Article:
Individual computing devices don’t “matter that much anymore” when an agency uses virtual desktop infrastructure, says Tommy Hwang, CIO of the Merit Systems Protection Board. VDI moves data and processing off of machines and onto a central server.
“You don’t have to get the most powerful laptop or desktop to do all that processing, because the server is doing that processing,” Hwang says. “You can potentially go to a tablet or any other device, and you can use the VDI.”
That flexibility can facilitate bring-your-own-device programs and can save agencies money by allowing them to purchase less-powerful machines, Hwang says. Virtual desktops also improve security for employees who work remotely, he adds, because data never leaves the agency’s server.
“The security benefits become a big driver,” says Neil MacDonald, a vice president and fellow with Gartner. “It’s easier to protect one server than it is 100 distributed machines.”
Hwang says that, in addition to the security and flexibility benefits, virtual desktops can provide a measure of stand-ardization that makes troubleshooting and updating software easier. Instead of manually installing new software on many machines, he says, technology managers can simply update the virtual desktop, and employees see the update the next time they log in.
Virtual desktops can also help an or-ganization recover from natural disasters. “Your workforce can get back to work at another location and never skip a beat,” MacDonald says. “They will have exactly the same desktop that they would at their old office.”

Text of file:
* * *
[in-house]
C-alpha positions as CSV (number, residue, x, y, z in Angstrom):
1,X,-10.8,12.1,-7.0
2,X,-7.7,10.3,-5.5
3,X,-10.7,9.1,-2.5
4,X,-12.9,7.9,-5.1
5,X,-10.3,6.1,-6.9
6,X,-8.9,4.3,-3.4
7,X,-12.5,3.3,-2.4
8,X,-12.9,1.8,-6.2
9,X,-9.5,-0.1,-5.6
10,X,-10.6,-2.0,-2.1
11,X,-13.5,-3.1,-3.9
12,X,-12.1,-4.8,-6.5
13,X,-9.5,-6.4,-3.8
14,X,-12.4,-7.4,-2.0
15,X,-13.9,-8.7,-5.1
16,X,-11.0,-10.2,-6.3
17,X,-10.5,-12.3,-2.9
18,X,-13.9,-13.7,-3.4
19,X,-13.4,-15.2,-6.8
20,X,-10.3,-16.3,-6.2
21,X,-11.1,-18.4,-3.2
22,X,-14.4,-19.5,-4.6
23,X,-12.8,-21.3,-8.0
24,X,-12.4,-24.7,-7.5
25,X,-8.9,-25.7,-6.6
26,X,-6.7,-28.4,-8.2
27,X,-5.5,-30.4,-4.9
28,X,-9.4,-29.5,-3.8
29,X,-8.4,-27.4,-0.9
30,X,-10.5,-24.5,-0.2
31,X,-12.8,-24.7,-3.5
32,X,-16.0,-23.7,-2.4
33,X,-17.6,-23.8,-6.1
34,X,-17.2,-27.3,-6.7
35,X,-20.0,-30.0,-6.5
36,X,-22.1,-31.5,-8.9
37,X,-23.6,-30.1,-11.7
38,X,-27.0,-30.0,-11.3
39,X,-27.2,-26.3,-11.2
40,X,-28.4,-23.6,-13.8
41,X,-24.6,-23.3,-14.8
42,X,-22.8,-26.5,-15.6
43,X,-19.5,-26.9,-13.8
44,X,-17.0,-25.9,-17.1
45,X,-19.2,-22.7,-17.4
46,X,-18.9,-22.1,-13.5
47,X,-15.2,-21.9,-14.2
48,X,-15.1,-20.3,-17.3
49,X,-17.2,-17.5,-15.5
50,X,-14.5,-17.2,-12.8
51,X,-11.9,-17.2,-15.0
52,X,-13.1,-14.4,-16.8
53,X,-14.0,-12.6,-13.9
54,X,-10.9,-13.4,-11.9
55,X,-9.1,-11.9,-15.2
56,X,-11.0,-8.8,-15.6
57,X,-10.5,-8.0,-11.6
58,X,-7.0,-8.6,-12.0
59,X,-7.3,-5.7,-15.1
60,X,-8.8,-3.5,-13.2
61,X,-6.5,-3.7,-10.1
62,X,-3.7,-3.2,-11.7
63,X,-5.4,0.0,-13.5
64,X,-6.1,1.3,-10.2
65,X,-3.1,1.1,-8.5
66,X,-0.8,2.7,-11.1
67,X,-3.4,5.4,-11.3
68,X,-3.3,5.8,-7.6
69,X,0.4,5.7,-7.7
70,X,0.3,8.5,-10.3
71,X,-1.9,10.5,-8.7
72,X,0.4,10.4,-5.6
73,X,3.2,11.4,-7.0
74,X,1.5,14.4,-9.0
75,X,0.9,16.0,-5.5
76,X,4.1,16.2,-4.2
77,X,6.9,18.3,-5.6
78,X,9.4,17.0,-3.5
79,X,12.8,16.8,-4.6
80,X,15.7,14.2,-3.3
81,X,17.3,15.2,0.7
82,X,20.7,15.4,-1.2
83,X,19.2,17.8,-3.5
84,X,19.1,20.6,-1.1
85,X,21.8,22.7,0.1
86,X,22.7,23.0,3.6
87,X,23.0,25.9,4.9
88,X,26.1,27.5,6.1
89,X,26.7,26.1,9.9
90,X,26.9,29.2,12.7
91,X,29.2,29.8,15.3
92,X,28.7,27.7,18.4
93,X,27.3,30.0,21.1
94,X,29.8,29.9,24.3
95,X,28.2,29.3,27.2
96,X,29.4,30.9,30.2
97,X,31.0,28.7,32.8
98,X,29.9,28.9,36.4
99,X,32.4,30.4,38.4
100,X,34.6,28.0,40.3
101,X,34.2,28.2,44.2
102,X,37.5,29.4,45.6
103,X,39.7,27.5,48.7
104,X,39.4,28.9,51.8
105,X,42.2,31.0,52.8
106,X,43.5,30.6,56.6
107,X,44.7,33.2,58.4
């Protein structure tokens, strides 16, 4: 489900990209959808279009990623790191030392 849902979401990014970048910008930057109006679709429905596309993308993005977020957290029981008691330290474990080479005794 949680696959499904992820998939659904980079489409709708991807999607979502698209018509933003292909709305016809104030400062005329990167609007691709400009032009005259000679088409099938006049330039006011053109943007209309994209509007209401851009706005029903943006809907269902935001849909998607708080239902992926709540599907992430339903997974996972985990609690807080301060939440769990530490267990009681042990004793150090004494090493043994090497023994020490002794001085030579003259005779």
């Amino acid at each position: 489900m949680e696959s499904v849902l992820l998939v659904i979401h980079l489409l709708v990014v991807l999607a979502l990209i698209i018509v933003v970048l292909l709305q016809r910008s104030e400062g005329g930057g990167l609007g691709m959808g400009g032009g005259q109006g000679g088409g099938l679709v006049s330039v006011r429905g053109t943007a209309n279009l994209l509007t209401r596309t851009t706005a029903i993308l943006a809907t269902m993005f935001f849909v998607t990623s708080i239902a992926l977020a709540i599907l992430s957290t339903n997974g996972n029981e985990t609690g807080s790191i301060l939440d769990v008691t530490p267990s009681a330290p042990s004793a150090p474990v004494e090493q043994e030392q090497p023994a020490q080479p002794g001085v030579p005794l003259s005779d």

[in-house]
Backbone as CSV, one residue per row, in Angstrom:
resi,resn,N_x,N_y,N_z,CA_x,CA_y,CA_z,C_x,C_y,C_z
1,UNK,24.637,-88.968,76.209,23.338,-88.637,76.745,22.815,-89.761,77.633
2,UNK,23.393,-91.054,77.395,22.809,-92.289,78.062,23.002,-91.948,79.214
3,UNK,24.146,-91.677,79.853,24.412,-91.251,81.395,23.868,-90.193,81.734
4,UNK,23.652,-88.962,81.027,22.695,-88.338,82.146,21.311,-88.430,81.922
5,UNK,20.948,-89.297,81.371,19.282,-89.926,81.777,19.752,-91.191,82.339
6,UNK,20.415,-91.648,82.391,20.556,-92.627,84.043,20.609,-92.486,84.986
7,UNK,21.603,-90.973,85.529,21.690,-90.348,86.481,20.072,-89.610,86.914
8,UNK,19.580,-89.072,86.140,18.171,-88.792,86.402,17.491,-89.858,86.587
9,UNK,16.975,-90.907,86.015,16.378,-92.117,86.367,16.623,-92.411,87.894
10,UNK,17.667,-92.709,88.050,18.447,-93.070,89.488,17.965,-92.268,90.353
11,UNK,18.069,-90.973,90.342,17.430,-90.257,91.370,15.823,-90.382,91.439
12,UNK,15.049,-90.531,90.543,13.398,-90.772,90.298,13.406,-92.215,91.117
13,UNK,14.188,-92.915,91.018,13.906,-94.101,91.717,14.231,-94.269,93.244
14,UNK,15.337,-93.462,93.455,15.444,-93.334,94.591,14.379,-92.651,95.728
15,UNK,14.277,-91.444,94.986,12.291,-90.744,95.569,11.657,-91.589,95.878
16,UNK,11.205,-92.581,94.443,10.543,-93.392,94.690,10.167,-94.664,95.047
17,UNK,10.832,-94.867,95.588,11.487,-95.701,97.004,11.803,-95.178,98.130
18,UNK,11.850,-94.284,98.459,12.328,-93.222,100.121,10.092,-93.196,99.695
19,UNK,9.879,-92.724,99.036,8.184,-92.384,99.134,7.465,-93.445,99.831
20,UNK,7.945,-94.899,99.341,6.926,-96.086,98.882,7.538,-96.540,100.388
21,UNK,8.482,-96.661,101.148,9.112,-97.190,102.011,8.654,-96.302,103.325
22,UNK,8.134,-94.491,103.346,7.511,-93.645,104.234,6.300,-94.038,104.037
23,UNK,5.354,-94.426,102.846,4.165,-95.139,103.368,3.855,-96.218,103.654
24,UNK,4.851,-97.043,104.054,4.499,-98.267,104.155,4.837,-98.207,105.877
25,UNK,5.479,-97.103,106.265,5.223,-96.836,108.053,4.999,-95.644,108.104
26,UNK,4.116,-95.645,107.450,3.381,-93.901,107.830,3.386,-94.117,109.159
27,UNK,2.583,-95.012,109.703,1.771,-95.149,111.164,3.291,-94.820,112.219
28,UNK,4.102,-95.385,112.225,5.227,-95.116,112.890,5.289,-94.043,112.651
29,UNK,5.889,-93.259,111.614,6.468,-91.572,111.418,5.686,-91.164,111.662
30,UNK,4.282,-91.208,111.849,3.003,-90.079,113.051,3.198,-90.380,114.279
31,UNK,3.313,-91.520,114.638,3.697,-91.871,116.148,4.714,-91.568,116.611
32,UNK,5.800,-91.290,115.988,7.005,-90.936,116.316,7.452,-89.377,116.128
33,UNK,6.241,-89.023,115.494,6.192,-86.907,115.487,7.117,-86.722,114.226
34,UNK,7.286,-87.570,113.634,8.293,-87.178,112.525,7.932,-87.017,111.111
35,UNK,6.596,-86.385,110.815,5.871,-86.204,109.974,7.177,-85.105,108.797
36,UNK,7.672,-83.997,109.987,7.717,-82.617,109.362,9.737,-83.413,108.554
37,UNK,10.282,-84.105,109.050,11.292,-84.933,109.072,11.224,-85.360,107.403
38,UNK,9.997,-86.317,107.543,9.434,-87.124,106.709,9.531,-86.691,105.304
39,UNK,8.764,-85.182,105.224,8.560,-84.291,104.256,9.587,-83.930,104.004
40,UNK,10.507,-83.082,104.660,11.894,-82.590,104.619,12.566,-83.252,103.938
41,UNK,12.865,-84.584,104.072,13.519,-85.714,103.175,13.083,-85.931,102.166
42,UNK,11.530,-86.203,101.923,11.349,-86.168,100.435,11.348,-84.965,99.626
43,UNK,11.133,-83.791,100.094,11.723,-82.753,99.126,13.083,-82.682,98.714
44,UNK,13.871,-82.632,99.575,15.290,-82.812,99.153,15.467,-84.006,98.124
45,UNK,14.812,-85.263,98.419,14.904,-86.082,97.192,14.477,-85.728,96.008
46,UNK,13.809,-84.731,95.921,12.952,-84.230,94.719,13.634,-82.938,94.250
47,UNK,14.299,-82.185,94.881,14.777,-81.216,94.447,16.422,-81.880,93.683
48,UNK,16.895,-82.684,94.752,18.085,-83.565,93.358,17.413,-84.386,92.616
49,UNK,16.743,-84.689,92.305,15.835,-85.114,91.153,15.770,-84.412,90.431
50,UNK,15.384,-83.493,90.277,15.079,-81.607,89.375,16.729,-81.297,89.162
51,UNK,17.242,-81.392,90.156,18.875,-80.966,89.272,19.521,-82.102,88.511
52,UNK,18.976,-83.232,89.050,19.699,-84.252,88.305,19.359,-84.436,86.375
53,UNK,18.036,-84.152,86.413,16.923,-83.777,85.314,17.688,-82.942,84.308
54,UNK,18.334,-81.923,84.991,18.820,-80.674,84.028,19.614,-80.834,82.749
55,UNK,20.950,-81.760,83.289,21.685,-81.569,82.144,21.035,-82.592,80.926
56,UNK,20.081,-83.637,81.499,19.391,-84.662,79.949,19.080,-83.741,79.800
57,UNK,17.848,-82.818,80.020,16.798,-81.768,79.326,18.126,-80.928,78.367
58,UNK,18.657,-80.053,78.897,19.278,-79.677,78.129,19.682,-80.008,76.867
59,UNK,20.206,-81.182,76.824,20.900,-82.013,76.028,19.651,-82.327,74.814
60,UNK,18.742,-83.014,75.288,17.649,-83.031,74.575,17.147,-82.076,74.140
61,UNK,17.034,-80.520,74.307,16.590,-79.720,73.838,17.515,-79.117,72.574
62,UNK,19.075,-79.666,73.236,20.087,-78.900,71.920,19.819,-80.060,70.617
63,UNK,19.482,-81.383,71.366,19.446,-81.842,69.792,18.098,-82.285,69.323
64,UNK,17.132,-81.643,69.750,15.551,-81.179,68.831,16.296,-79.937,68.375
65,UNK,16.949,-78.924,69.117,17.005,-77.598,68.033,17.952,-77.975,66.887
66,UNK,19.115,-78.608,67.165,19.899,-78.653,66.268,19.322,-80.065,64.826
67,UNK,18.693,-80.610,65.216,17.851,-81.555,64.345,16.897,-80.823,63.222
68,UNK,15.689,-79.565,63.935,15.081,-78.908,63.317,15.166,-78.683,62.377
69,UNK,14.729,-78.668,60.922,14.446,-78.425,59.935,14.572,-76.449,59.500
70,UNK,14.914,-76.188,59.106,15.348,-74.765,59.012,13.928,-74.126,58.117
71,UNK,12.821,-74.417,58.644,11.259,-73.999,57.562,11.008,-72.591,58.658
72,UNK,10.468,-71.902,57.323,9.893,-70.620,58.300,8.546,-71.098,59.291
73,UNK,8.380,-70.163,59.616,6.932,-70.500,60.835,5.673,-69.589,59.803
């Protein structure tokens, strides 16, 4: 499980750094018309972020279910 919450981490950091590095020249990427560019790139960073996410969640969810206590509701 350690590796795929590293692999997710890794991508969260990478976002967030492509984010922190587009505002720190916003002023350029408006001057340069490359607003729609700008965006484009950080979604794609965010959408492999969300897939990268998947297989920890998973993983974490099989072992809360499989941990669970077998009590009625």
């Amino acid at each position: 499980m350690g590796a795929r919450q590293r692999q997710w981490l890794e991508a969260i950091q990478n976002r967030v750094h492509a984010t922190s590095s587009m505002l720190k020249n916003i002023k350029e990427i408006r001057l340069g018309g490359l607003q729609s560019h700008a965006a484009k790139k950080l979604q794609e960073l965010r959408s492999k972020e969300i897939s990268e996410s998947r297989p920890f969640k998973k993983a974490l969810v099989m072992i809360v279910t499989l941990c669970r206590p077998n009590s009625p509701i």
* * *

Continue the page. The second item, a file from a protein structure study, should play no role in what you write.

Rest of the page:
One drawback to virtual desktop infrastructure has been the cost of initial investment in storage space. But in August, VMware announced its Virtual SAN — a virtual storage area network solution that allows organizations to pool inexpensive storage resources.
That announcement is an economic game changer, MacDonald says. “Now we have a radical new approach to lower the cost of storage without compromising availability or performance,” he says. “It will change the economics of virtual desktops.”
In the Field
Several Energy Department agencies are incorporating or exploring virtual desktop technology:
Ames Laboratory — Officials expect virtual desktop infrastructure to reduce hardware costs and improve energy efficiency.
Fermi National Accelerator Laboratory — A pilot project provides virtual desktops for a bring-your-own-device arrangement to students participating in summer programs at the lab.
Nevada National Security Site — Approximately 1,200 virtual desktops are in use at the site today, saving around $800,000 annually and enabling users’ desktops and tools to be available from any work location.
SOURCE: “Department of Energy National Laboratories and Plants: Leadership in Cloud Computing” (National Renewable Energy Laboratory, November 2012)